Although it is possible to feel sorry for this queen so obviously out of her depth, she also brings feelings of frustration at opportunities missed. Yet there were moments of achievement. This book would certainly have been more satisfying to me if there had been an attempt to show something of the legacy of D Maria I, or if the author had shown some acknowledgement of the successes of her reign. She might have mentioned for example the founding of the Academia Real de Ciências de Lisboa (1779), the Real Biblioteca Pública da Corte (1796) and the Casa Pia de Lisboa (1780). These important foundations of course still exist under different names. In 1785 D Maria issued a decree to prevent industrial development in Brazil, and during her reign scientific missions visited many parts of the Empire (Angola, Brazil, Cabo Verde and Mozambique). The author might even have mentioned the hot air balloon, which took a monkey for a flight over Lisbon. D Maria called this monkey Estrela, which was also the name that she chose for the Basilica, which she founded in Lisbon after the birth of her son and heir, and which is today a world famous landmark. I have a minor quibble with the way in which the author dispenses with the customary honorifics Dom and Dona in the book. I found this unnecessary change confusing.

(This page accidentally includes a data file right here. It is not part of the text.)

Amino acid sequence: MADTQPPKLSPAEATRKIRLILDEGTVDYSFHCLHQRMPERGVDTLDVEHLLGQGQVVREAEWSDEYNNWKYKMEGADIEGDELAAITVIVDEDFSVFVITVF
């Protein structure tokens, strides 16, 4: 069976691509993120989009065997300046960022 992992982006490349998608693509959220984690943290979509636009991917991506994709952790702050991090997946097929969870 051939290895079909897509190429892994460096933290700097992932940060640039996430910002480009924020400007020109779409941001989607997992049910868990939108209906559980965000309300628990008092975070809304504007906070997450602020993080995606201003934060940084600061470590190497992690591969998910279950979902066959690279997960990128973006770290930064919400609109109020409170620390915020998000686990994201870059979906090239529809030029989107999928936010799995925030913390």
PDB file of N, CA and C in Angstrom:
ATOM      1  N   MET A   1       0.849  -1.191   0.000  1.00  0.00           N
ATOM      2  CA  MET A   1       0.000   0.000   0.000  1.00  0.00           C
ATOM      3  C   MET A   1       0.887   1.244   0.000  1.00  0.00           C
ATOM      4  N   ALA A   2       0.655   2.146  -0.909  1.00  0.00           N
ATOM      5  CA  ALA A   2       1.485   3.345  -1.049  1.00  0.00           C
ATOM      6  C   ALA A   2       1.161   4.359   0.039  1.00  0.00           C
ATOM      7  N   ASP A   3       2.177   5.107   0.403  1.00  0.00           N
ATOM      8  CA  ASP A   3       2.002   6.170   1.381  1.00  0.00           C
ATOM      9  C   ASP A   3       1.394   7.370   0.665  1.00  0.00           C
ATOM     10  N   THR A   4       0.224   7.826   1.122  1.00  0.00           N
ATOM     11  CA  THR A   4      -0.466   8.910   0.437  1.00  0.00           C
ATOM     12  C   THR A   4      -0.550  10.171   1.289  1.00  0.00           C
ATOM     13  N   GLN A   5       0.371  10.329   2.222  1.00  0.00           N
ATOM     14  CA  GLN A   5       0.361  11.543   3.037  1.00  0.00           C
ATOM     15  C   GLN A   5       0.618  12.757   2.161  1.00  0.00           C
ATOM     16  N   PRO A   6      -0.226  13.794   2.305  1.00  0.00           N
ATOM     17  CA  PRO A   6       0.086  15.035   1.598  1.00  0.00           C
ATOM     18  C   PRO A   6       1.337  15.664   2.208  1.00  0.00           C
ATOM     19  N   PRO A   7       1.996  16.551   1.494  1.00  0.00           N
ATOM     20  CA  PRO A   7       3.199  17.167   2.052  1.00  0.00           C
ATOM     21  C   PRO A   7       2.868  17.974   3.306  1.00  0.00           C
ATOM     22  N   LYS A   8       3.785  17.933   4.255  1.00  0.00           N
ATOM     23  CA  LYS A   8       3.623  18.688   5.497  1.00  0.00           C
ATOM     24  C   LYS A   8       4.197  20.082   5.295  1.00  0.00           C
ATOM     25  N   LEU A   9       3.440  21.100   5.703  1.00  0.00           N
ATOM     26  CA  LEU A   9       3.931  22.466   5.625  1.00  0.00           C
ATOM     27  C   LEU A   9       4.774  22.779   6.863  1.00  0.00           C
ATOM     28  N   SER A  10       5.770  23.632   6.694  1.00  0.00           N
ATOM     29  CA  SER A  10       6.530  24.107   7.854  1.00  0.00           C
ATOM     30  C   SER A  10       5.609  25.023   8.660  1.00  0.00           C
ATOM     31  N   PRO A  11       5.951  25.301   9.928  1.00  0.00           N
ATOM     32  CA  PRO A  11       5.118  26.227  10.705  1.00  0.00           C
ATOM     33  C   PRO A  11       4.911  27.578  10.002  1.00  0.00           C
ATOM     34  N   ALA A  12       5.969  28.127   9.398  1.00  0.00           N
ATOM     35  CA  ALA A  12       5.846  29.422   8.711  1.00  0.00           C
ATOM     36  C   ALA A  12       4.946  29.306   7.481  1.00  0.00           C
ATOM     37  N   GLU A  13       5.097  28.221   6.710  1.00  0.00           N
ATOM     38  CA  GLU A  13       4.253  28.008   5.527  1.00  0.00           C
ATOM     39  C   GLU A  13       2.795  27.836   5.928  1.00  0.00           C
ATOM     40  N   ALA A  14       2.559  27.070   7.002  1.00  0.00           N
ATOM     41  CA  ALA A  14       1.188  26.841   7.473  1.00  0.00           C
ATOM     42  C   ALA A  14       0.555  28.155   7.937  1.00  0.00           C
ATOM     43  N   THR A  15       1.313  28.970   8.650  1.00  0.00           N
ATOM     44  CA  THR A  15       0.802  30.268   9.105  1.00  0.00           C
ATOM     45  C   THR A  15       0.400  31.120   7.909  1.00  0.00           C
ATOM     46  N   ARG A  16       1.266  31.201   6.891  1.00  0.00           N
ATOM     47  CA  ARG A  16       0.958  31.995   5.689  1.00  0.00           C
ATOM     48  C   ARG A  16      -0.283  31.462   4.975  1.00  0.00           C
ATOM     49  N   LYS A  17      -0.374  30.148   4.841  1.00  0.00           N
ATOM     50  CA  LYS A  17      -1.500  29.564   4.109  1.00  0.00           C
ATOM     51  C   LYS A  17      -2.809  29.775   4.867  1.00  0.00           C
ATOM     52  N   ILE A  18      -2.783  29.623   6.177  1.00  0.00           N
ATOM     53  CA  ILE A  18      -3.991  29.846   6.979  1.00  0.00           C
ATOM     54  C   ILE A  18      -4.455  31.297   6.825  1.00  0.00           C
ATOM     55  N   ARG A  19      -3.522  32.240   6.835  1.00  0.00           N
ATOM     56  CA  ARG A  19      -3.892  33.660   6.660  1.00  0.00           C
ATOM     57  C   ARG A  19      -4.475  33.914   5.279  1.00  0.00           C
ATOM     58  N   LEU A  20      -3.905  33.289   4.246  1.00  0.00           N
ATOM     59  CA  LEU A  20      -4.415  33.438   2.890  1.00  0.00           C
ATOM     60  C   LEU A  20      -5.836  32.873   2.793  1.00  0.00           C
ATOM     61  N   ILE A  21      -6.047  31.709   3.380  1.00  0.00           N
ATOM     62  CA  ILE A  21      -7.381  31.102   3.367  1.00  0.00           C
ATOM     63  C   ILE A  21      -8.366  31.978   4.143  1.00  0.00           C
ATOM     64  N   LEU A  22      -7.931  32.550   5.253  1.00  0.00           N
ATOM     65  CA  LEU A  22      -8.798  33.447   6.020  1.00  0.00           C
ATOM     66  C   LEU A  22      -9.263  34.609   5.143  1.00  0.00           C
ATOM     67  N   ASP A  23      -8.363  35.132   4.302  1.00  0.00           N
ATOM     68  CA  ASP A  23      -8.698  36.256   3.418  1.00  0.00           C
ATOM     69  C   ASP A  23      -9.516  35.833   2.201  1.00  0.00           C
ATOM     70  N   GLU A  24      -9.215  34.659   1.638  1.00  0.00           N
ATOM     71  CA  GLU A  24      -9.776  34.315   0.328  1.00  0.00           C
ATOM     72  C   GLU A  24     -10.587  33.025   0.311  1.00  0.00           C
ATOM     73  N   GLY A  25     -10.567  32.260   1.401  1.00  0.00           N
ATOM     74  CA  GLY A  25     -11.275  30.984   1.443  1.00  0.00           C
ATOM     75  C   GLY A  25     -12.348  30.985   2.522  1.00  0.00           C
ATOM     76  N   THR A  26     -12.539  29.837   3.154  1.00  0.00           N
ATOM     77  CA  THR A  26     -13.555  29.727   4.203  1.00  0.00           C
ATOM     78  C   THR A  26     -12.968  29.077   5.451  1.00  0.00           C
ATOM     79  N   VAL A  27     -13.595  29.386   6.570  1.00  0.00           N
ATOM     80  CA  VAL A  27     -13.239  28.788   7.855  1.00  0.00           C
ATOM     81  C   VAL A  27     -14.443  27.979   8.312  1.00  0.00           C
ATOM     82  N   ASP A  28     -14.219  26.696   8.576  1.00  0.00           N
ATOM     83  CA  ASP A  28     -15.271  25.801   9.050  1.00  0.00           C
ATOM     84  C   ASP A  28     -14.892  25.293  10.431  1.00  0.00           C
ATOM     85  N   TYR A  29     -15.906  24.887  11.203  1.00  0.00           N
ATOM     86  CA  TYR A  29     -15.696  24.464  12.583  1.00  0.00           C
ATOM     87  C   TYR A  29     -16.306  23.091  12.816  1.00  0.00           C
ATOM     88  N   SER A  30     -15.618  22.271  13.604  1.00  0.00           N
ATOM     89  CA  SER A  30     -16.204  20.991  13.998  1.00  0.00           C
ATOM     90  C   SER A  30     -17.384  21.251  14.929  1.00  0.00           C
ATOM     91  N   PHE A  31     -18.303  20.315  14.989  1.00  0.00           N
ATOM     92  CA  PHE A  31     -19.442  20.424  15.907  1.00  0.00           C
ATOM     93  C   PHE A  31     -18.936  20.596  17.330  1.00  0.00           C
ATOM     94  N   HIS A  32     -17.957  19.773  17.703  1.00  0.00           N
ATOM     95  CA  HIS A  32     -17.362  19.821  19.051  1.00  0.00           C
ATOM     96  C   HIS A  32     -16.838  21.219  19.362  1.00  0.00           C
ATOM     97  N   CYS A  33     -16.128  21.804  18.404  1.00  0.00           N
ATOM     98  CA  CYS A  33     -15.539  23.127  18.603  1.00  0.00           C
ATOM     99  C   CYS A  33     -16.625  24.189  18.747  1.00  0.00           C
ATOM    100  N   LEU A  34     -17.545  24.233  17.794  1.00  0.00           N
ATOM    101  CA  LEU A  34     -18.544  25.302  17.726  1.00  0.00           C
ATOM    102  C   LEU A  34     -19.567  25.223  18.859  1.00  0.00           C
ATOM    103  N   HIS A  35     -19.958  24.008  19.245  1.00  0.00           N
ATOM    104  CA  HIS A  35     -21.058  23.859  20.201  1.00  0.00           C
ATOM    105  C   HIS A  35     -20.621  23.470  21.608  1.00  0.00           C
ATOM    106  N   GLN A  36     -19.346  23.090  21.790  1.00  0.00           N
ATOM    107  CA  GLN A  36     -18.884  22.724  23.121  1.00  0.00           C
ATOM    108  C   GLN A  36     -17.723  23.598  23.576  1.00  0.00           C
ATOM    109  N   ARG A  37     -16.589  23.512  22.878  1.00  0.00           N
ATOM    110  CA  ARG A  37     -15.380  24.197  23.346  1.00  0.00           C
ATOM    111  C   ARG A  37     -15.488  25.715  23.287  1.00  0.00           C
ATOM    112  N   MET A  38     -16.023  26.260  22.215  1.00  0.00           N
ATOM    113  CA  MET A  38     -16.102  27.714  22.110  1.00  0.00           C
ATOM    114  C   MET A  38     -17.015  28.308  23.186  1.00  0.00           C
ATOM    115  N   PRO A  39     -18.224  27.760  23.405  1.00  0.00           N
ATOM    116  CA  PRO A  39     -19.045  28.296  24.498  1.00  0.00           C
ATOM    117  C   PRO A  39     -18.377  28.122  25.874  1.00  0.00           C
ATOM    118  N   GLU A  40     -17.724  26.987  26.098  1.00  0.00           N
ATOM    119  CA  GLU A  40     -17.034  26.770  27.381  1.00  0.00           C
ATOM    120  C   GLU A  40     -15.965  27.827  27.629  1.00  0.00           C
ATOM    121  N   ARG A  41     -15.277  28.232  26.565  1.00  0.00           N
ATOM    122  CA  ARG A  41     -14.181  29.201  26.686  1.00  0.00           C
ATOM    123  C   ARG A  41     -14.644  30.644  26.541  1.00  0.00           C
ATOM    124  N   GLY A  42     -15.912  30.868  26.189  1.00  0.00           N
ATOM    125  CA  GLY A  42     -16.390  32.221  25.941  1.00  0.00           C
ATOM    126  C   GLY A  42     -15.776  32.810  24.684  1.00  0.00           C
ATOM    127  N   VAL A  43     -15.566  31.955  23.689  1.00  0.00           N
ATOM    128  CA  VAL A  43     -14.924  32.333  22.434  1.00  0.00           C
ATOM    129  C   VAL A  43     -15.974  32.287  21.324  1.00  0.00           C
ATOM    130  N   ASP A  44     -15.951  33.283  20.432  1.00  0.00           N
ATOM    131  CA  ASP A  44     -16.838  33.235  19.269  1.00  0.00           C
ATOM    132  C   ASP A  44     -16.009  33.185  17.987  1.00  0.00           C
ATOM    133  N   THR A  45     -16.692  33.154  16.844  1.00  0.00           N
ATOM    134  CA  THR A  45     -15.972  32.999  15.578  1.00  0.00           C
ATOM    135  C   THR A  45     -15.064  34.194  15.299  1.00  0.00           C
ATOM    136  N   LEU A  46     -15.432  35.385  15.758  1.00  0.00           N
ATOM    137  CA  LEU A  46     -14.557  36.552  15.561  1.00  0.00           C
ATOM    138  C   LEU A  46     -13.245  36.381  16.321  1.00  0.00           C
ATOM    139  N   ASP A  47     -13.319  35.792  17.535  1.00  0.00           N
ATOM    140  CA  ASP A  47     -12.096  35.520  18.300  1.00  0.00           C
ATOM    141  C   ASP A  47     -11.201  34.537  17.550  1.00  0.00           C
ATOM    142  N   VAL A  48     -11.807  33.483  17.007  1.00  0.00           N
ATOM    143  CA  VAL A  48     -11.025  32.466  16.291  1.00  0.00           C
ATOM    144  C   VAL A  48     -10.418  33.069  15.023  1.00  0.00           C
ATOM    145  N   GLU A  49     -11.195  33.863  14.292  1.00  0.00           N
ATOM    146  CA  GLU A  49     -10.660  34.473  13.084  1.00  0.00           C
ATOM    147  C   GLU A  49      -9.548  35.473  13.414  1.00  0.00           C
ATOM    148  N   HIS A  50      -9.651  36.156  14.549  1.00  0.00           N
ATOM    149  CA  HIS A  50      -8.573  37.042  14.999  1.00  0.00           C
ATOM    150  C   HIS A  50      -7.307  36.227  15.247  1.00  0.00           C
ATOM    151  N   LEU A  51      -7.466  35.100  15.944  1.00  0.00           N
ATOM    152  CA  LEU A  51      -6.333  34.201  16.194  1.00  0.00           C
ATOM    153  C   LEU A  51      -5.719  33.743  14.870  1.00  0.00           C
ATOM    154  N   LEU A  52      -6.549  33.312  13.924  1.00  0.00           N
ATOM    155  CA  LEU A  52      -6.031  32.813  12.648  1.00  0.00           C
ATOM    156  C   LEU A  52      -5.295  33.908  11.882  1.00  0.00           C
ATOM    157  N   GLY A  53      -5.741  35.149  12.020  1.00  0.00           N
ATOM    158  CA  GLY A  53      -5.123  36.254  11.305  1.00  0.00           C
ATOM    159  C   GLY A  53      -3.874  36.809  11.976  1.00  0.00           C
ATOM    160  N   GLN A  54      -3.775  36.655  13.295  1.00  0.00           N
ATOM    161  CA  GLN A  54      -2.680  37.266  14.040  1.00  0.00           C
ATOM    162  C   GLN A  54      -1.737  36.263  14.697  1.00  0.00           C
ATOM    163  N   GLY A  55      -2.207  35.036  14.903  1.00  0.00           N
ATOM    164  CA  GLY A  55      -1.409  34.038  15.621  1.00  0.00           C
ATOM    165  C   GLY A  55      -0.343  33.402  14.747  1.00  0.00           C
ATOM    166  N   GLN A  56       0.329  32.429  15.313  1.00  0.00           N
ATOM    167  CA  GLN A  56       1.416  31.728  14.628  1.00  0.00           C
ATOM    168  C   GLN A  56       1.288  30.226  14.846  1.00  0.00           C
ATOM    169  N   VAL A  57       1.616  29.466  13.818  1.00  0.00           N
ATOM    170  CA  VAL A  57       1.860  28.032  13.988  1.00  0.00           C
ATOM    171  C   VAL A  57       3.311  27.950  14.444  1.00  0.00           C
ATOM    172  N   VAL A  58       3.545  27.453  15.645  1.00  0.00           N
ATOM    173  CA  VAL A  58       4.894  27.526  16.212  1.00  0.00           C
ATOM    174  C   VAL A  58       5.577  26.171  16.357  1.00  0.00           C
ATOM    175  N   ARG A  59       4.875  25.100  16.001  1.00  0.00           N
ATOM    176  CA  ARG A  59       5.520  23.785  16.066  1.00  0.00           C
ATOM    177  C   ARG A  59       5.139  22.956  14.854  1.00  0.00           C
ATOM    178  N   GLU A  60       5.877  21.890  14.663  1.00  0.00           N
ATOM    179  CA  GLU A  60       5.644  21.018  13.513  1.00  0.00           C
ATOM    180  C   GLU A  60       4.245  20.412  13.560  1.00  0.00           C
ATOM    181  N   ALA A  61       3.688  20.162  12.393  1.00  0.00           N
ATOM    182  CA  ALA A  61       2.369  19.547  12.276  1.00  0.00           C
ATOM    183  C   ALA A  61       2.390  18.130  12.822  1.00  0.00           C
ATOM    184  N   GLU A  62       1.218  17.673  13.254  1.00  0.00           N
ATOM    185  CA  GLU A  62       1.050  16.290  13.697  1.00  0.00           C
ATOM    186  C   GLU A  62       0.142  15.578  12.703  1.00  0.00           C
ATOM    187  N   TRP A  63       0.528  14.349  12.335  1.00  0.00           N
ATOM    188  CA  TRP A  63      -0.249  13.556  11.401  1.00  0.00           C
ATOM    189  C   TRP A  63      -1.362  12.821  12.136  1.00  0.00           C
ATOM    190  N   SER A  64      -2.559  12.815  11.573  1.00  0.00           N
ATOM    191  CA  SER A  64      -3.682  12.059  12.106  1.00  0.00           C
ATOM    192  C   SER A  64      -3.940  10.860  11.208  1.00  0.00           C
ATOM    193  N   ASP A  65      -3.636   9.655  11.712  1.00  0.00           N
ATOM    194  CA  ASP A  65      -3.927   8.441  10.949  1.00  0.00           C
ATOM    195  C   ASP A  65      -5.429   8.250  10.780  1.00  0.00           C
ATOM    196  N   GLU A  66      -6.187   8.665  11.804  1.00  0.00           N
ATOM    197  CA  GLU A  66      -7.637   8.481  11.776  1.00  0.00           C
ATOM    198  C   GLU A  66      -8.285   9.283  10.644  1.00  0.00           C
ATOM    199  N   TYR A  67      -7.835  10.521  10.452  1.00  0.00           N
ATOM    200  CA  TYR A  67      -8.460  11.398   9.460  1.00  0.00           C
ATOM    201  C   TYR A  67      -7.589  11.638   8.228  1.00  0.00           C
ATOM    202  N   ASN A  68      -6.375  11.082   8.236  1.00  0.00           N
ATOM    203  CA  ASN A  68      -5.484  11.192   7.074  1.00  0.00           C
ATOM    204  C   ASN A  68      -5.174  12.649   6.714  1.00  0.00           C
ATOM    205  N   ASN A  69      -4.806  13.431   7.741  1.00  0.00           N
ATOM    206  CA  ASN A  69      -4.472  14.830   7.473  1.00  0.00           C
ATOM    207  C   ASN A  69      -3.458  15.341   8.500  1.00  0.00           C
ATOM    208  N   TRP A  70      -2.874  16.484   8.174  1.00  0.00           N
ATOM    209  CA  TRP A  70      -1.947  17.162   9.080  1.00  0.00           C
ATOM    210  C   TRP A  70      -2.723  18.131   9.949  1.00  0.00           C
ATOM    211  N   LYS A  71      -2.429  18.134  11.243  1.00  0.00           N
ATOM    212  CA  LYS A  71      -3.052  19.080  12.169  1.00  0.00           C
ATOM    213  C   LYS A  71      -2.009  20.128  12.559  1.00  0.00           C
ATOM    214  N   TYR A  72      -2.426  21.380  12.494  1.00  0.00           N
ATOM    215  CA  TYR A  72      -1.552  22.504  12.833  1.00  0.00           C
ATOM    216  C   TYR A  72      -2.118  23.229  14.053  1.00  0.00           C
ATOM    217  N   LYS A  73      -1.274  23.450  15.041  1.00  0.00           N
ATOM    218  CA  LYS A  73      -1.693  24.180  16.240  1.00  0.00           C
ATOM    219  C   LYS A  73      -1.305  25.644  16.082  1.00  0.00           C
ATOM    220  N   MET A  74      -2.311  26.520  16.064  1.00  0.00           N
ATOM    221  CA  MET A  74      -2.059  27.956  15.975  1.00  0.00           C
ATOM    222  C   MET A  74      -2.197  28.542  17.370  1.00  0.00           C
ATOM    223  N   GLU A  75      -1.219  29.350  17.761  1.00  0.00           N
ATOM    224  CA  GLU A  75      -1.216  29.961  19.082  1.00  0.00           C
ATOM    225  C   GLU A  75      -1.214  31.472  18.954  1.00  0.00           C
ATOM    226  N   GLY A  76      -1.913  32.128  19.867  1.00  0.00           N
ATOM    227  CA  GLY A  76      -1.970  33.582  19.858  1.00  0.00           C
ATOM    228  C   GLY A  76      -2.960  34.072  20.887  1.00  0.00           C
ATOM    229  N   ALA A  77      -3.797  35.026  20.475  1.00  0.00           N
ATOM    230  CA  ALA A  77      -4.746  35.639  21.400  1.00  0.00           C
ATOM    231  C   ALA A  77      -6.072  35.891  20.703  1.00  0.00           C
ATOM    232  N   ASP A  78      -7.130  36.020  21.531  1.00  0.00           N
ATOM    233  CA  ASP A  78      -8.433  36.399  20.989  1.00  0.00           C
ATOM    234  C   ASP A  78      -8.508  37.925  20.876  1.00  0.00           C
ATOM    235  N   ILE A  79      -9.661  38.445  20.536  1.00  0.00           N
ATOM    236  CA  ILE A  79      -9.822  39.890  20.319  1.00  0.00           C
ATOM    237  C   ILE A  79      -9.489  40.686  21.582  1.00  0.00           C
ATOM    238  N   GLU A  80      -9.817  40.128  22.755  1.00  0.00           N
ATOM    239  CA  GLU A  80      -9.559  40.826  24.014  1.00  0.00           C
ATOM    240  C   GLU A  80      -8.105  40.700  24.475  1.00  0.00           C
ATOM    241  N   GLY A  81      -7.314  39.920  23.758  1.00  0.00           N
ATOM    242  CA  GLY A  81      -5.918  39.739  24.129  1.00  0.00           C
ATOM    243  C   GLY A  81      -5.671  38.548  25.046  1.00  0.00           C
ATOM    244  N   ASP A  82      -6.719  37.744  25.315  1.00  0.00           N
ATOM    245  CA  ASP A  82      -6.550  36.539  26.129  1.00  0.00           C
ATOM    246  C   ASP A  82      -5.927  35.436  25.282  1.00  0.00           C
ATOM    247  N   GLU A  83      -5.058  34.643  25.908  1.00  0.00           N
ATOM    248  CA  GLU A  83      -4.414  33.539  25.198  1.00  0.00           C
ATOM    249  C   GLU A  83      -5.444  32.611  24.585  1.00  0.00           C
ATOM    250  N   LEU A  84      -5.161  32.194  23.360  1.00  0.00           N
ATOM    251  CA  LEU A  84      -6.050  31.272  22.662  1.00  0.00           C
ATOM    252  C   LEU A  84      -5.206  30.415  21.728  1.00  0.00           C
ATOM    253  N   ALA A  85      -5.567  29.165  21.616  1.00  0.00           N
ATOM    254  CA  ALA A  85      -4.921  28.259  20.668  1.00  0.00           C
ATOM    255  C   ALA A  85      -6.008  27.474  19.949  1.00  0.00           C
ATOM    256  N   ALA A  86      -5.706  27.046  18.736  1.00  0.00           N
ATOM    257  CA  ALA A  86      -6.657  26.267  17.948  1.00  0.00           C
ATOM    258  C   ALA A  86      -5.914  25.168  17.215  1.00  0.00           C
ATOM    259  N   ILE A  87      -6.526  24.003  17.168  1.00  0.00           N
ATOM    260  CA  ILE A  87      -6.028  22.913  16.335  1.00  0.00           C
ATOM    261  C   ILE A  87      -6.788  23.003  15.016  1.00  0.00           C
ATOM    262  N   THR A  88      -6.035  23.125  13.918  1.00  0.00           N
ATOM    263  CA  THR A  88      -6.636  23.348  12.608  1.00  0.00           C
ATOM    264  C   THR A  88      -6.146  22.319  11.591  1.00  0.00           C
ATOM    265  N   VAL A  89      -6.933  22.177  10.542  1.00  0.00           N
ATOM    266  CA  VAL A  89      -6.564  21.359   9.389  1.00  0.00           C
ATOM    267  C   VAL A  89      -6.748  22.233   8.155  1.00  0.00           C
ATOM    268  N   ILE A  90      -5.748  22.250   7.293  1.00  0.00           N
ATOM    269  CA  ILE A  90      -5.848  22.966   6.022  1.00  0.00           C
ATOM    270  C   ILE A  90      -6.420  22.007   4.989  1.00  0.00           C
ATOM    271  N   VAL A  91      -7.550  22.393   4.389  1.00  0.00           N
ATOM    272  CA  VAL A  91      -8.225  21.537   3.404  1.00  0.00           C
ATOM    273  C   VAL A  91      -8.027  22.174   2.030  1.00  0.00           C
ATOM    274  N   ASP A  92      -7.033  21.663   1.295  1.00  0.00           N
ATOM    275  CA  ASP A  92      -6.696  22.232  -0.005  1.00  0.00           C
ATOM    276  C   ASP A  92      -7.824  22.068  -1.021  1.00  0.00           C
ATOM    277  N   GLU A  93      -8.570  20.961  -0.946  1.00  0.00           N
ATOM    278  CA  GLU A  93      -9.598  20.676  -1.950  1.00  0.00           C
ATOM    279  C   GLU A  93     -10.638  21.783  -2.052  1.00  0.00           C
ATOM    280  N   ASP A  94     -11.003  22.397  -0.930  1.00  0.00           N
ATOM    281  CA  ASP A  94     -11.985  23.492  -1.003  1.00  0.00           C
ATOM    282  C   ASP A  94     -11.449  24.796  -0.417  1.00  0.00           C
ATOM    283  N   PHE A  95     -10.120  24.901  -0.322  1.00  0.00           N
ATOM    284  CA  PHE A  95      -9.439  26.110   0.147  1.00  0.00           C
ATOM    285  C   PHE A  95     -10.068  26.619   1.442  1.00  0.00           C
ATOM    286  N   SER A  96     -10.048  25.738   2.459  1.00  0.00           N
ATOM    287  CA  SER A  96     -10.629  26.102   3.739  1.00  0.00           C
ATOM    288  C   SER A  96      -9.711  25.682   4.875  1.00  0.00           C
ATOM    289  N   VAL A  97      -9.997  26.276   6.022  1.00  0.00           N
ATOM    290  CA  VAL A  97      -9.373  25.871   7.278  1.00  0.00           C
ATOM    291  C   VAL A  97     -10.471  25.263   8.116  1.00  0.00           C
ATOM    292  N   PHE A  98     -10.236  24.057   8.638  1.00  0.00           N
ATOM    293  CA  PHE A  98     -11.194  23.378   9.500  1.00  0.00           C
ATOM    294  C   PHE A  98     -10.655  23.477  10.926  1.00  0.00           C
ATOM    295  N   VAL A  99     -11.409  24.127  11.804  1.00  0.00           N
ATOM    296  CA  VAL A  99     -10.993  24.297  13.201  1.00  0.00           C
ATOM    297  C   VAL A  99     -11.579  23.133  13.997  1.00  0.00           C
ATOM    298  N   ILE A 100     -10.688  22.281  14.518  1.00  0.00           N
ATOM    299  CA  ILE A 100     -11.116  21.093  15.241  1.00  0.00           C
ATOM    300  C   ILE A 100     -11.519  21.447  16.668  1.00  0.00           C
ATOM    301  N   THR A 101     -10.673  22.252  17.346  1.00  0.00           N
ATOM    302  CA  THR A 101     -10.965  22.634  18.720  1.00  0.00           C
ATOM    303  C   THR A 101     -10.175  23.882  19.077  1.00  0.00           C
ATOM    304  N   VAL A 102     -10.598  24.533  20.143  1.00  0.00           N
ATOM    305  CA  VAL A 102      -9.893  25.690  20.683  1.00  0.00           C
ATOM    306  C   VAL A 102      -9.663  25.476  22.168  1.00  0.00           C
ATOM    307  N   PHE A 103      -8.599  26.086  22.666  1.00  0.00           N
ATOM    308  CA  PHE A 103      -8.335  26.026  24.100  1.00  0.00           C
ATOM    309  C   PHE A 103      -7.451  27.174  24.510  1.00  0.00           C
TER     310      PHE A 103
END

This book is beautifully produced and in it I counted a total of 200 pages. Of the 200, only 134 are necessary for the story. There are 13 pages of appendix, a simple glossary, a list of dramatis personae, a select bibliography and index, plus two useful genealogies (37 pages in total), and there are fifteen colour photographs in the centre of the book. But the overall impression is that it is lightweight and we infer that the reason must be that there is little to say about this Queen. Although born to be Queen, she was not educated or prepared for her duties, and Portugal suffered from the fact that she was a nonentity. This biography shows that D Maria I, far from having a Remarkable Life, was a very uninteresting person, who lived her life in a very uninteresting way.